In our annual cycle of Torah readings there is a certain amount of flexibility as to which parsha comes out on which week. This year, for instance, as it was a leap year had no double parshiot in order to accommodate the extra four weeks and we found ourselves reading the middle of Sefer Vayikra before Pesach where in a regular year we would have been at the very beginning and the parshiot of Tazria Metzora would have been combined as those of Achrei Mot Kedoshim. Despite all of this there are certain guidelines that must be kept. One of these rules is that the “tochacha” in Vayikra must be read before Shavuot while the “tochacha” in Devarim must be read before Rosh Hashanah.
The Gemara explains that this is to “finish off the year and its’ curses”, before entering the next year which we would like to be starting with a clean slate. The “year” that starts at Rosh Hashanah is the common new year that we are all familiar with. The “year” that is associated with Shavuot is based on the mishnah in Rosh Hashanah that tells us that on Shavuot we are judged concerning the produce of that year. This timing issue can be understood in two different ways. It would seem that Tosafot understood this as simply trying to avoid mentioning the curses in the new year and therefore making every effort to get this “behind us” prior to the onset of the new year. They note that the common practice is to actually see to it that an additional parsha is inserted before the new year in both cases, is we see this year when we will read Bamidbar as well before Shavuot.
I think that we can suggest another explanation of this idea. Instead of seeing it as a “problem” to be solved and the solution being to read this parsha early, I think it may actually be a very positive force. The reading of the “tochacha” prior to a Day of Judgment should fulfill the same function that we discussed earlier in relation to the Torah reading of the Fast days. As we approach a Yom Din we are to take very seriously one of the underlying principles of the Jewish faith, reward and punishment. If we do not merit a good year we will not have one and there is no time better than now for teshuva.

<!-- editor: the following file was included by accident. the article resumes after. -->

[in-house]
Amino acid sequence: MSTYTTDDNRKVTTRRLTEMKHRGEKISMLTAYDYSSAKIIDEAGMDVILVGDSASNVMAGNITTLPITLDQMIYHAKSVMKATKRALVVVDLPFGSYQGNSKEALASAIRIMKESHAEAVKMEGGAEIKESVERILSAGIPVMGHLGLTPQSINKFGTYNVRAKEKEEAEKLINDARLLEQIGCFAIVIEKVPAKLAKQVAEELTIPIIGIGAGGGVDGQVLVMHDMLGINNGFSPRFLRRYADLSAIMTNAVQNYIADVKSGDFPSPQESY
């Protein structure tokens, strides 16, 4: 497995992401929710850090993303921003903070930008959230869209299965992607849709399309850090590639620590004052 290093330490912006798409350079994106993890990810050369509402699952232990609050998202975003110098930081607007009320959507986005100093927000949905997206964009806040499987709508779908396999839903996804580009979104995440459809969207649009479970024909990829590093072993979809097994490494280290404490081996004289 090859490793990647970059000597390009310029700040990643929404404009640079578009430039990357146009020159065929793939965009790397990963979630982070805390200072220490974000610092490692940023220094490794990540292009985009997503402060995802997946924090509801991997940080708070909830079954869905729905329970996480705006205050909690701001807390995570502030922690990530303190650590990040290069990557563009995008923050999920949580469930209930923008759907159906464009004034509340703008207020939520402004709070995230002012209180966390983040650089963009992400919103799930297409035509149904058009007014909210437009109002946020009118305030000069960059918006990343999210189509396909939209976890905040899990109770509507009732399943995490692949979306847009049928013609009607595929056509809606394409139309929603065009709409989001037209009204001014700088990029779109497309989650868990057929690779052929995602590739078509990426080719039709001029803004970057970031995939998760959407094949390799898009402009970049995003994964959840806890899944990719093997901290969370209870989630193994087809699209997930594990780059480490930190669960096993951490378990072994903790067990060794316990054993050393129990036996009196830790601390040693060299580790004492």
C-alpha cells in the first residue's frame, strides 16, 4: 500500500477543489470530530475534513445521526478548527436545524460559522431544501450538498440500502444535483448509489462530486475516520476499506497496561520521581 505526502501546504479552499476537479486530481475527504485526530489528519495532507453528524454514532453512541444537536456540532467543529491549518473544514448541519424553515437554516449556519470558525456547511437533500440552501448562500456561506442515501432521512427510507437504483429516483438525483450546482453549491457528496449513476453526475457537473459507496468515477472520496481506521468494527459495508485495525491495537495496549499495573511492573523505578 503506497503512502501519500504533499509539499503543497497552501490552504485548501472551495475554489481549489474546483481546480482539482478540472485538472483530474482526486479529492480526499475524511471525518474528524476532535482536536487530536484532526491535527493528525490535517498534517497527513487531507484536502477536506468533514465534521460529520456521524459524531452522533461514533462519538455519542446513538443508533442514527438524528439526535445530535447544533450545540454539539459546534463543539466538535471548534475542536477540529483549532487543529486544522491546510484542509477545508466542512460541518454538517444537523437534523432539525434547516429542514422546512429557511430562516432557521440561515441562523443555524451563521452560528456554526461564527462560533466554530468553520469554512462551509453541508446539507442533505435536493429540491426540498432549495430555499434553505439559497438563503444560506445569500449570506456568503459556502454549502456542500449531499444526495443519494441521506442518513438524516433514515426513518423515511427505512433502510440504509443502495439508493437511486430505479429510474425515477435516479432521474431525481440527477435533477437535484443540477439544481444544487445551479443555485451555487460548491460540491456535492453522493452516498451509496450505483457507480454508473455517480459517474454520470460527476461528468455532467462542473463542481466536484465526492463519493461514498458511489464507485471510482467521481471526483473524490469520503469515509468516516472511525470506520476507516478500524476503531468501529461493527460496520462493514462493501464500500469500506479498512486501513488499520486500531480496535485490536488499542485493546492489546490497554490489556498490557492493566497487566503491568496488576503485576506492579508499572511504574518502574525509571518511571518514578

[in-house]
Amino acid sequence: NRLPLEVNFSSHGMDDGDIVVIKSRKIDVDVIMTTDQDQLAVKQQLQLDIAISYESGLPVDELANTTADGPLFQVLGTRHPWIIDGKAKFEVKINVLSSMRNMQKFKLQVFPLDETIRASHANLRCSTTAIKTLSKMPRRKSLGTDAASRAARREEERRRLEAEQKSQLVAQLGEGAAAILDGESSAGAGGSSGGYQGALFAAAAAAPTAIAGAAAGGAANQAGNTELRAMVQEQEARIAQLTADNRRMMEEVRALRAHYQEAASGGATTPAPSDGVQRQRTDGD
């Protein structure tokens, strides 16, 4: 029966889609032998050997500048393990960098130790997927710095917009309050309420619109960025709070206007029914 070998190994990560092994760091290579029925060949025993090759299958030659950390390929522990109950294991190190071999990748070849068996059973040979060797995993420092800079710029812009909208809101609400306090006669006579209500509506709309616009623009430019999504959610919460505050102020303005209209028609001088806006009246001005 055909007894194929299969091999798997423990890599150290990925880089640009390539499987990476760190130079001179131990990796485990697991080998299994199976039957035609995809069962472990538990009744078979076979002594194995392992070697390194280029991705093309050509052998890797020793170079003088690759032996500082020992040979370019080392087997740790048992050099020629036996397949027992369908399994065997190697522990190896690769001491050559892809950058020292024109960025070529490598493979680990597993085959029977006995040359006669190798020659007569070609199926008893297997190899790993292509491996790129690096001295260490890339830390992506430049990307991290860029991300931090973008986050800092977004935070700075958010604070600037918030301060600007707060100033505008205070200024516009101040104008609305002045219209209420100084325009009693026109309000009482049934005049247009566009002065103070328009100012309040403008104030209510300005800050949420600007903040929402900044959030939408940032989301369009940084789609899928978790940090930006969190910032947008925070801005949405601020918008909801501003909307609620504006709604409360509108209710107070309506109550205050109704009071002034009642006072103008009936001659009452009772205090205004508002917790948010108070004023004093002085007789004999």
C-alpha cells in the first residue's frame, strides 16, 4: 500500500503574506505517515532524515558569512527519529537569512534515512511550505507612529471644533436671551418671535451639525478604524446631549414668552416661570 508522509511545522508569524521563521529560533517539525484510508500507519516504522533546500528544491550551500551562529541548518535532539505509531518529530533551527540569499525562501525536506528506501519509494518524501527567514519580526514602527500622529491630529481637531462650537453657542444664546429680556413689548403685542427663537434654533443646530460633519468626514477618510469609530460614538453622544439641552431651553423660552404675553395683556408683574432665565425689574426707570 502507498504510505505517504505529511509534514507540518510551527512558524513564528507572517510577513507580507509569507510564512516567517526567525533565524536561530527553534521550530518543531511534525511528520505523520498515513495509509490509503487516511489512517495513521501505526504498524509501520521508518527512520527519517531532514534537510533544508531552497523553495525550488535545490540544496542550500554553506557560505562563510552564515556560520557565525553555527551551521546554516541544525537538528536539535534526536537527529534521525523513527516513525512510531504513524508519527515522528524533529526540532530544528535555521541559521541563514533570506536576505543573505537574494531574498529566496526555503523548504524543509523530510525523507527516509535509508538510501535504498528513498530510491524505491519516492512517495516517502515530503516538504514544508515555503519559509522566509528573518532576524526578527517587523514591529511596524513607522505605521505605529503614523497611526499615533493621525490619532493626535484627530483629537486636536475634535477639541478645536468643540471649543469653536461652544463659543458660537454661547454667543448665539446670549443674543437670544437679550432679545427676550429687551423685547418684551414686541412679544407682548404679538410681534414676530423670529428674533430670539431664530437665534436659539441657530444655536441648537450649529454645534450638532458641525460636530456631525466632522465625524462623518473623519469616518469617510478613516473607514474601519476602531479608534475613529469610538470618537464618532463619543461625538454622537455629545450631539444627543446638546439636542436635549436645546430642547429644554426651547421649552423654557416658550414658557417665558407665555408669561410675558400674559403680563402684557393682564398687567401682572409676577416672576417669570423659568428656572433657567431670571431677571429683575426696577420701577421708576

The Bracha/ Klala Ratio-
As we read the “tochacha” we are struck by the lack of equal time given to the brachot as opposed the klalot. The Midrash Tanchuma (Parshat Reah) is bothered by this and offers three interesting explanations.
R. Shmuel uses a “unique” method of calculation to see the bright side of things. He says, instead of simply counting the pesukim we should look at the beginning and the end in order to understand the scope of the two sections. The brachot begin with the letter aleph “Im Bechukotai…” and end with the letter Tav “Kommemiut”. The implication being that Moshe related the brachot to us “from alpha to omega”. On the other hand the klalot begin with Vav and end with Hey leaving absolutely nothing in between.
R. Shmuel seems to be looking for the silver lining to this very dark and gloomy cloud and I think that we all feel that on a pshat level his “accounting procedures” don’t really deal with the question.
R. Levi sees the abundance of klalot as a means of deterrence. There is so much to be lost by not keeping the Torah that we are convinced to stay in line to avoid all of the horrors described. This explanation should spark lively discussion concerning our keeping of the Torah out of personal interests and the relative value of punishment versus reward in an educational setting.
In the final stage of the midrash it is suggested that the enormous amount of klalot were said as a negotiating tool. God, so to speak, has room to maneuver in the event that Am Yisrael sin, compromise is possible. We are deserving of A,B and C and Hashem in His infinite mercy chooses to implement only part of the punishment.
It seems that the “tochacha” is an integral part of the Brit between Am yisrael and Hakadosh Baruch Hu, both on educational grounds, even if never implemented, and in a real sense as punishment for not following the Torah, an offense that cannot be taken lightly. Let us not forget that in the end of the day it is Hashem Himself that remembers His commitment to us, His pact with the avot, and puts an end to our suffering for His sake.
May we merit all of the Brachot described in the, albeit short, but encompassing first section of this weeks parsha.